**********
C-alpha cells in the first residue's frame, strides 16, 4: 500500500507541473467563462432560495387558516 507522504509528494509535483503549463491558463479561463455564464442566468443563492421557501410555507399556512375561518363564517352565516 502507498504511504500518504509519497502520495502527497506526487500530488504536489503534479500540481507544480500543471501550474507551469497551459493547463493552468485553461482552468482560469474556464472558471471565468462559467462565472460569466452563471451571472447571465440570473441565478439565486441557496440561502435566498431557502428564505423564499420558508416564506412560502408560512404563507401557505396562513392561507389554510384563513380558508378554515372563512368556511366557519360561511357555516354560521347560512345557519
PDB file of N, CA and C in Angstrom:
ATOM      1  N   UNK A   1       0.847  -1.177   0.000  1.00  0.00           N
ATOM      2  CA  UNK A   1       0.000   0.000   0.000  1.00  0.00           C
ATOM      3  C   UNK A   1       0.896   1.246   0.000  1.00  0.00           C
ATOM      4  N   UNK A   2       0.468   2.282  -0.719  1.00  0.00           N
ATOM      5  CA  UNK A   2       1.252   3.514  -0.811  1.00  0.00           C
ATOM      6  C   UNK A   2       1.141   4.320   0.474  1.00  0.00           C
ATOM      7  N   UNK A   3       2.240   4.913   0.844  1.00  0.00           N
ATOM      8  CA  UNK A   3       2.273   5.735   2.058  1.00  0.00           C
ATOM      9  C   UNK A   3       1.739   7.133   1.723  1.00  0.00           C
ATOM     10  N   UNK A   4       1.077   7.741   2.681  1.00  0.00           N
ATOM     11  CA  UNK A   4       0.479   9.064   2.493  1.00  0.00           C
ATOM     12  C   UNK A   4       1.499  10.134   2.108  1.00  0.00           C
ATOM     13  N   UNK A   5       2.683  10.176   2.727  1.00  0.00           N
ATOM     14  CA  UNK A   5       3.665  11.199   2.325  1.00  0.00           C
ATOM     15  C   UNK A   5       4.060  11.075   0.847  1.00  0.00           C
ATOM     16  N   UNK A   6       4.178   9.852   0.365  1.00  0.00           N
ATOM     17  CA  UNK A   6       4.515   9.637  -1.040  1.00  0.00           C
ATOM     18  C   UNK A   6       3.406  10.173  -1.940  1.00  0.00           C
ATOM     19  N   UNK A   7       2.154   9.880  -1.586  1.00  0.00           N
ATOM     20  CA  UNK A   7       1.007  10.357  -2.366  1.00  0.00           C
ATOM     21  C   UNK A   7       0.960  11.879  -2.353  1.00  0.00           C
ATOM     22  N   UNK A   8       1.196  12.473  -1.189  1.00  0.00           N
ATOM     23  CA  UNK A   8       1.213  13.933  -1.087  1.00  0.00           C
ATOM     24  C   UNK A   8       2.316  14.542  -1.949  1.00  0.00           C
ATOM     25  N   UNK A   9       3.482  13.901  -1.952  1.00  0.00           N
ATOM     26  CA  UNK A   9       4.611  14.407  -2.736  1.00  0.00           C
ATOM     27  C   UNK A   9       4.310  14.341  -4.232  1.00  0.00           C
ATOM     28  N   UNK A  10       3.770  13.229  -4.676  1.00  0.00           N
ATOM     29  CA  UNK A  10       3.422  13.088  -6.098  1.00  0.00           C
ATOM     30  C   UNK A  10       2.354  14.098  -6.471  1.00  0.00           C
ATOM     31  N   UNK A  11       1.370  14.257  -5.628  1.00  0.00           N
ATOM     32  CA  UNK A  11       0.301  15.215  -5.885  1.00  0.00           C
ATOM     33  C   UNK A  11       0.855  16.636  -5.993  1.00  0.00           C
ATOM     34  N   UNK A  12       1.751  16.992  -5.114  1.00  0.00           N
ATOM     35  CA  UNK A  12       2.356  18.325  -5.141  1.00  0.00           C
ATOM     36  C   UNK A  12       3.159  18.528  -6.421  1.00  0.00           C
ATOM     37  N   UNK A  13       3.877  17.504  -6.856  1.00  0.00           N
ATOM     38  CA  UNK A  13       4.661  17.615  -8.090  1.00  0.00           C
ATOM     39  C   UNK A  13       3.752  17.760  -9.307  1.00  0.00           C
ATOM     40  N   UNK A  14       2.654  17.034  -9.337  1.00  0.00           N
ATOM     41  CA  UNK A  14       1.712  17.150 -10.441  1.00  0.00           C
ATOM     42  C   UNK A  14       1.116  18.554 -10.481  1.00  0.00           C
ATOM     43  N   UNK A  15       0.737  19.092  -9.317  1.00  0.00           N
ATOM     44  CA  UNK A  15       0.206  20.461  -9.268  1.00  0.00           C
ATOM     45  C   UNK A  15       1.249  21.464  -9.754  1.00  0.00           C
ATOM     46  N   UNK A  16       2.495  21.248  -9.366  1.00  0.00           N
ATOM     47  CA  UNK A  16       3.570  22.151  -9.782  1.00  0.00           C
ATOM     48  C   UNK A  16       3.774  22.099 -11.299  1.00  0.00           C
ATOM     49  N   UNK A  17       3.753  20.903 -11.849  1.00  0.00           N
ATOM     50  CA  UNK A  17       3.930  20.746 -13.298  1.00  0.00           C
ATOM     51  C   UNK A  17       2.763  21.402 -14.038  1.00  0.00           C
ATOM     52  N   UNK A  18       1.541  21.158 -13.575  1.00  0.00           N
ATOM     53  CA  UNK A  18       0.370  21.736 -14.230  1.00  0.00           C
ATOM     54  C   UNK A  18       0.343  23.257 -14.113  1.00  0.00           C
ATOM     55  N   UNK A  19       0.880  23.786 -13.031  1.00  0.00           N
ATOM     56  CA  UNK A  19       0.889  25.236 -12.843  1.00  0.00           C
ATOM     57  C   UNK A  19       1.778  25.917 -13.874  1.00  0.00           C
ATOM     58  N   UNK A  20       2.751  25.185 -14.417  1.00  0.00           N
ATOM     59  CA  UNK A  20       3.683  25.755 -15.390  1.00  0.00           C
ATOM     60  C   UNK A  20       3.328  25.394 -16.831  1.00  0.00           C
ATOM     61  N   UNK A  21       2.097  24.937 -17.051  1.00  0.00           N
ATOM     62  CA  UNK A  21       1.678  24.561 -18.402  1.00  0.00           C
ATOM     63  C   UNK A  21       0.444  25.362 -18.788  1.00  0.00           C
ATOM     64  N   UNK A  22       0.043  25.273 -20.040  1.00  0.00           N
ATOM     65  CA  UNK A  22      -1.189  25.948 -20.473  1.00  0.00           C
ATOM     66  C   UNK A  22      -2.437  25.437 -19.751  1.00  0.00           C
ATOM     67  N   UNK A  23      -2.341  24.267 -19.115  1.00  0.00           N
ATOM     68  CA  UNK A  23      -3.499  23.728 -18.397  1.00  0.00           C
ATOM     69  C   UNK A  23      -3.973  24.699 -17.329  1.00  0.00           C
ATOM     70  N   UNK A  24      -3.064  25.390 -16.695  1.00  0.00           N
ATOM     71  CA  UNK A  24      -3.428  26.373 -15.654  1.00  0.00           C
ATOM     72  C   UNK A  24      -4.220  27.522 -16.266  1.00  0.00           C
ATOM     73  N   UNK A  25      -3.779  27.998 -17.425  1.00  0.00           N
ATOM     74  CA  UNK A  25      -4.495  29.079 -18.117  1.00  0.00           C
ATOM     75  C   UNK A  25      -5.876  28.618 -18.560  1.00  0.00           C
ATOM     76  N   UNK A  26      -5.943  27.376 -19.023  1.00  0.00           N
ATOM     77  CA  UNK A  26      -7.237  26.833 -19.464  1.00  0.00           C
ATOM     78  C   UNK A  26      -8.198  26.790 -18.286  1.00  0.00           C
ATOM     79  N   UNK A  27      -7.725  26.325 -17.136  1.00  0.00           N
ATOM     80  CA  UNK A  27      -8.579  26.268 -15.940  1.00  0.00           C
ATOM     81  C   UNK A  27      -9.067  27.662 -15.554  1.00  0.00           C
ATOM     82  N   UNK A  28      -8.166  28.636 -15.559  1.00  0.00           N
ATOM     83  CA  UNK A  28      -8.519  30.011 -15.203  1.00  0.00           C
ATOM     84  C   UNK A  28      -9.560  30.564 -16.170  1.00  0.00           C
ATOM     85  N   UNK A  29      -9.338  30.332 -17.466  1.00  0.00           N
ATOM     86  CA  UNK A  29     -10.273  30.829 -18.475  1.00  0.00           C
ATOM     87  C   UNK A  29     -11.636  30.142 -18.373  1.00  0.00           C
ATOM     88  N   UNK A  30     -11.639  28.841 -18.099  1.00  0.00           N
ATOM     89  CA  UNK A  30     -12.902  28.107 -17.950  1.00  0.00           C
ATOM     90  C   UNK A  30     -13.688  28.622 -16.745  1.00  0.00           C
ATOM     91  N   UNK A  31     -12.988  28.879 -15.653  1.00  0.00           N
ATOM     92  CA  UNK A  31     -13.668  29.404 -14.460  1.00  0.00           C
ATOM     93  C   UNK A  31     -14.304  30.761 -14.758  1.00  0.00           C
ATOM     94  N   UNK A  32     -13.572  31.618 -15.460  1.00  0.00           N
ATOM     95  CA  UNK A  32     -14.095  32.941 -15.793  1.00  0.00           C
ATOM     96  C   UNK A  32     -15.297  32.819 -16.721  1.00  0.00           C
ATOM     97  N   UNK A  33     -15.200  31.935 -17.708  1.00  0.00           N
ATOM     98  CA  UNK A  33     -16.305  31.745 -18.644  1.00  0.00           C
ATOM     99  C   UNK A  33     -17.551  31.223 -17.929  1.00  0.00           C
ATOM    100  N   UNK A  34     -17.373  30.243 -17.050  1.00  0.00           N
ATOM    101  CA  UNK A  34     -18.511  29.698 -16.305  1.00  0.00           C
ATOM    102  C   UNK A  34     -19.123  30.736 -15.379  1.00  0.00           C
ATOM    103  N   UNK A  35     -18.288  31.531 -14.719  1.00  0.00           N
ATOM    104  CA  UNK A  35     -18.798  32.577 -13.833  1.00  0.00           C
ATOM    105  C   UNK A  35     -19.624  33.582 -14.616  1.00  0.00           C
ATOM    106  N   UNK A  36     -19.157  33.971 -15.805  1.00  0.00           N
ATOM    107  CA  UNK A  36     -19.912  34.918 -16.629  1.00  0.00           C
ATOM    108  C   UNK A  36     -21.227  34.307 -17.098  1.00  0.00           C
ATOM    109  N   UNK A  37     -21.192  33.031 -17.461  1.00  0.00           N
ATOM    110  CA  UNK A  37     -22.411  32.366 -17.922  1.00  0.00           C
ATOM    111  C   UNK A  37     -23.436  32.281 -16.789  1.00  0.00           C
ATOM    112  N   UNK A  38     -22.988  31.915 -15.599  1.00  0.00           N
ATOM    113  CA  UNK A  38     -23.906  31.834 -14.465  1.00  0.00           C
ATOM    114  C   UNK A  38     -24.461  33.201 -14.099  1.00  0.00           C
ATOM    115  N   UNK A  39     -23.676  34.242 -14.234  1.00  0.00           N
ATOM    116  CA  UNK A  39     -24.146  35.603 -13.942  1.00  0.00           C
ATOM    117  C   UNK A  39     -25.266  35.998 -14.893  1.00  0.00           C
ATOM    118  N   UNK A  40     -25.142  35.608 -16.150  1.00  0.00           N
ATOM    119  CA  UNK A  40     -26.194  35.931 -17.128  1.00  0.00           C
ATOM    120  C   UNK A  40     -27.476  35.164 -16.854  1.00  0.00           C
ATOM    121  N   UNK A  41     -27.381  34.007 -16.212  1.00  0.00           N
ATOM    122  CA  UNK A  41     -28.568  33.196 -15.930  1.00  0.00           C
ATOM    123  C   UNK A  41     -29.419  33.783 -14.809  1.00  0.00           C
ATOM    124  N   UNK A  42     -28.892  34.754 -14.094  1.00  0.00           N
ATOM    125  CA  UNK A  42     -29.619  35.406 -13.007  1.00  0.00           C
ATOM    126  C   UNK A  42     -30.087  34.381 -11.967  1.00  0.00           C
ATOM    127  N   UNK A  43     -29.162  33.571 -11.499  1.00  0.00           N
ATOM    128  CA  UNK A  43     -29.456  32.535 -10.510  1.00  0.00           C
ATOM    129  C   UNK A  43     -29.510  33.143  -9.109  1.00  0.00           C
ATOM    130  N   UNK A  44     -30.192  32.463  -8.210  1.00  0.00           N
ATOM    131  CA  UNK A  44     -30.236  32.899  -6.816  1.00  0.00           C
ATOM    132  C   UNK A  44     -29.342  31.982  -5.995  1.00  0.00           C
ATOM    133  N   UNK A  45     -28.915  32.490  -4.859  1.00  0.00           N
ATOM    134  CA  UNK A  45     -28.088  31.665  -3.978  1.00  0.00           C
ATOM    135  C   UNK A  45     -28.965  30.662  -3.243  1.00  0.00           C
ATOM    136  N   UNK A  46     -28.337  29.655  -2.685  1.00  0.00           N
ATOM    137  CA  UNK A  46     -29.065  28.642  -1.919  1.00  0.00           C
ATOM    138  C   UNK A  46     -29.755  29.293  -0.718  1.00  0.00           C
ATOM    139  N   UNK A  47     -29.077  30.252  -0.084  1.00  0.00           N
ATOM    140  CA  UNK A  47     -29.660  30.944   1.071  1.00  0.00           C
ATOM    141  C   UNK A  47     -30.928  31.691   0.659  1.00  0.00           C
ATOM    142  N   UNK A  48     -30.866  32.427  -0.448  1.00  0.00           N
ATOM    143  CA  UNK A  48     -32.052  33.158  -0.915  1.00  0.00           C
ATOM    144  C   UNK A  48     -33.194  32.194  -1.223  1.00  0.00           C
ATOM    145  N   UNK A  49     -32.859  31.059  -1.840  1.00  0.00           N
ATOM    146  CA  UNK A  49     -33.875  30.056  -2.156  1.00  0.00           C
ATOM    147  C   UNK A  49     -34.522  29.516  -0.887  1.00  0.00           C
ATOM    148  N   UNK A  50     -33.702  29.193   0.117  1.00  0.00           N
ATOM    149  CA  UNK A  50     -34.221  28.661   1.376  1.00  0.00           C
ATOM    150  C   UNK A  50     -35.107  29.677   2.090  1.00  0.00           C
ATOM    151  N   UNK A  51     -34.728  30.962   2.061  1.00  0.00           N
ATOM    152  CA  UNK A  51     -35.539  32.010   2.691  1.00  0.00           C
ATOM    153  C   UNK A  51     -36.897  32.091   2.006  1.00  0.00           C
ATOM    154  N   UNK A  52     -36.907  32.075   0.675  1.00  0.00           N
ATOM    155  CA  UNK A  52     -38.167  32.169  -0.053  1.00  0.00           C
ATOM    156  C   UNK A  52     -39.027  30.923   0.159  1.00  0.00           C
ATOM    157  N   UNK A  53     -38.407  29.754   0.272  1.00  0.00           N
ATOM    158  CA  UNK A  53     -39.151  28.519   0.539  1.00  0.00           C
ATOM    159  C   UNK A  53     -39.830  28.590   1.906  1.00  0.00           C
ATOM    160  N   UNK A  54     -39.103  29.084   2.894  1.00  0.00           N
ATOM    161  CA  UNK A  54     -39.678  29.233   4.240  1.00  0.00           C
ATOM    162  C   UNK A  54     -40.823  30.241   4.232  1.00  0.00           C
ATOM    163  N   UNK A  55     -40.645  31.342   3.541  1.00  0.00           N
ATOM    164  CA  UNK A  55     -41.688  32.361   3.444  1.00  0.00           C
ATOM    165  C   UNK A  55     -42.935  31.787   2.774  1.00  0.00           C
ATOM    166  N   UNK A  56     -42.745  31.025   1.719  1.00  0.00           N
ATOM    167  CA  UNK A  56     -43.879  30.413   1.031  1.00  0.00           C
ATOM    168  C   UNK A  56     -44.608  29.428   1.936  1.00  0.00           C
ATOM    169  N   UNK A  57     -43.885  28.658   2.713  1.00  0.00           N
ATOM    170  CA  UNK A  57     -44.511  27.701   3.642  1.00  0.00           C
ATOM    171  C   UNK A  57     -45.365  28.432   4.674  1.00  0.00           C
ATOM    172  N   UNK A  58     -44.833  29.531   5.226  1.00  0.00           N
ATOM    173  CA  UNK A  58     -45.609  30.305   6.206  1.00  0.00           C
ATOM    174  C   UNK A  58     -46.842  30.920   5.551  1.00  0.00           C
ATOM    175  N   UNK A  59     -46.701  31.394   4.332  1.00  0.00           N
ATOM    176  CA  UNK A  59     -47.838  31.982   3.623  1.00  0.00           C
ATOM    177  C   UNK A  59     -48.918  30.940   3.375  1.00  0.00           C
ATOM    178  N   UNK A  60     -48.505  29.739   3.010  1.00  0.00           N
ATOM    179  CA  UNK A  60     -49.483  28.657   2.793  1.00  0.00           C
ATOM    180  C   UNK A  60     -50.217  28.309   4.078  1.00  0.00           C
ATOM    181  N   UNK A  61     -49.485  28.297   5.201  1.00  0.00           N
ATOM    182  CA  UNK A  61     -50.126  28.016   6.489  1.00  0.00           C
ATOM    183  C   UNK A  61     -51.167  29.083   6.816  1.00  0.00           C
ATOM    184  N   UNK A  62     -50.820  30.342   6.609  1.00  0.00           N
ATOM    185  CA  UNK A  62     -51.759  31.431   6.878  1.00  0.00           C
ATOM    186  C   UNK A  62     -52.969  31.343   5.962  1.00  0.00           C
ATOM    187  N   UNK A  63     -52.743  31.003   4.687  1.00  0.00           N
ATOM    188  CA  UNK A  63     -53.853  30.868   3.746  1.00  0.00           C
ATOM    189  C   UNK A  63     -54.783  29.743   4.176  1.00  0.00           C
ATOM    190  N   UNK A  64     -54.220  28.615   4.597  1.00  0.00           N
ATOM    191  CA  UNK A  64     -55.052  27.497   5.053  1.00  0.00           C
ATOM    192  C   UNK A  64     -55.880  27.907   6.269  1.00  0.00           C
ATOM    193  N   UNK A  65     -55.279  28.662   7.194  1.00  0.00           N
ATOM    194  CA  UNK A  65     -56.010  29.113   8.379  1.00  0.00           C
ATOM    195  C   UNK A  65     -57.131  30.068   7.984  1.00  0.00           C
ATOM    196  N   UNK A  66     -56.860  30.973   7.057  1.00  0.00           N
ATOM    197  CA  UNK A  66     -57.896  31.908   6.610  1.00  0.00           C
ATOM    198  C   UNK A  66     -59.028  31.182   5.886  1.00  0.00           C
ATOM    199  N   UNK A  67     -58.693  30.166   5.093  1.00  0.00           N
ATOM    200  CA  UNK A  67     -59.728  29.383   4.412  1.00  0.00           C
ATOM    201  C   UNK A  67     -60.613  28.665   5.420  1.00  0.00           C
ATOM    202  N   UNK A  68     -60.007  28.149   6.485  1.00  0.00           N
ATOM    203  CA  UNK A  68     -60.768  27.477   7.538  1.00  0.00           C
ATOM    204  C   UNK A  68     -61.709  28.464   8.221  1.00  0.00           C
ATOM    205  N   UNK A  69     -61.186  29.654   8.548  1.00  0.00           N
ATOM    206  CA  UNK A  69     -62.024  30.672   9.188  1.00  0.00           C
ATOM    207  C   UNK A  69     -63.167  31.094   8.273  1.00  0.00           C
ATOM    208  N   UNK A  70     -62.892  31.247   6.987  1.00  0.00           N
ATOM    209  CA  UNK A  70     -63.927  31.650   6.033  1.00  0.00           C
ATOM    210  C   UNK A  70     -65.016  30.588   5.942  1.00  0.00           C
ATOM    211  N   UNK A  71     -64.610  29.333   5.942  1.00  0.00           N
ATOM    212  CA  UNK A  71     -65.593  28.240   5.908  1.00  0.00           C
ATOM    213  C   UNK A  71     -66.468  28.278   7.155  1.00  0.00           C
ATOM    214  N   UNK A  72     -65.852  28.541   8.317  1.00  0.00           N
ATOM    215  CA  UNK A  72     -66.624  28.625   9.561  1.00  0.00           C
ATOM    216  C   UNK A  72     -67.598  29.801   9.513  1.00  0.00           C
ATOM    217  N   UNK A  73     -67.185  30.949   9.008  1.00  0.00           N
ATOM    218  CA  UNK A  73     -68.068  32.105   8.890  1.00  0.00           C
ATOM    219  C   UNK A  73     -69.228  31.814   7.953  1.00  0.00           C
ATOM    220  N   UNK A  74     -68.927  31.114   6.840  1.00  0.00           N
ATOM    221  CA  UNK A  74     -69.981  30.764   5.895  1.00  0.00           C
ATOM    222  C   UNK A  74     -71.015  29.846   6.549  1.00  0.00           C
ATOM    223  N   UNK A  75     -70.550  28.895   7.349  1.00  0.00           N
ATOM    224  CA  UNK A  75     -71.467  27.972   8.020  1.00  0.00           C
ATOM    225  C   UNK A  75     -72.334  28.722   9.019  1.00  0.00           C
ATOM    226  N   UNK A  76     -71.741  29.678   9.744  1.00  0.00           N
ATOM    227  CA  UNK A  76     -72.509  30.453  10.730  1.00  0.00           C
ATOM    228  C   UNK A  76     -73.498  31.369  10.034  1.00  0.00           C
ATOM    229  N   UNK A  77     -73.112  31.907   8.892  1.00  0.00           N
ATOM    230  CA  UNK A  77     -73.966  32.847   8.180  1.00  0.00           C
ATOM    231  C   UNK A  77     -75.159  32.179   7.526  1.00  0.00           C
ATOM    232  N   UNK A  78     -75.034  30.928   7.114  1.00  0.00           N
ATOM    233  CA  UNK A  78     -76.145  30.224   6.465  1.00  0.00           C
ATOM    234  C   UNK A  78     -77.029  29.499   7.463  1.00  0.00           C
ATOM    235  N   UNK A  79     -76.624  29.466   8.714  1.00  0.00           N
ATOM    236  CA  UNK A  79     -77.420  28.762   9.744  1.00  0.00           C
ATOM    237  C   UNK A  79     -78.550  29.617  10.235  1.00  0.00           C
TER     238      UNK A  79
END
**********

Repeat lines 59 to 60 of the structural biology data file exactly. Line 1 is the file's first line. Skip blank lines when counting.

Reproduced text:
ATOM     57  C   UNK A  19       1.778  25.917 -13.874  1.00  0.00           C
ATOM     58  N   UNK A  20       2.751  25.185 -14.417  1.00  0.00           N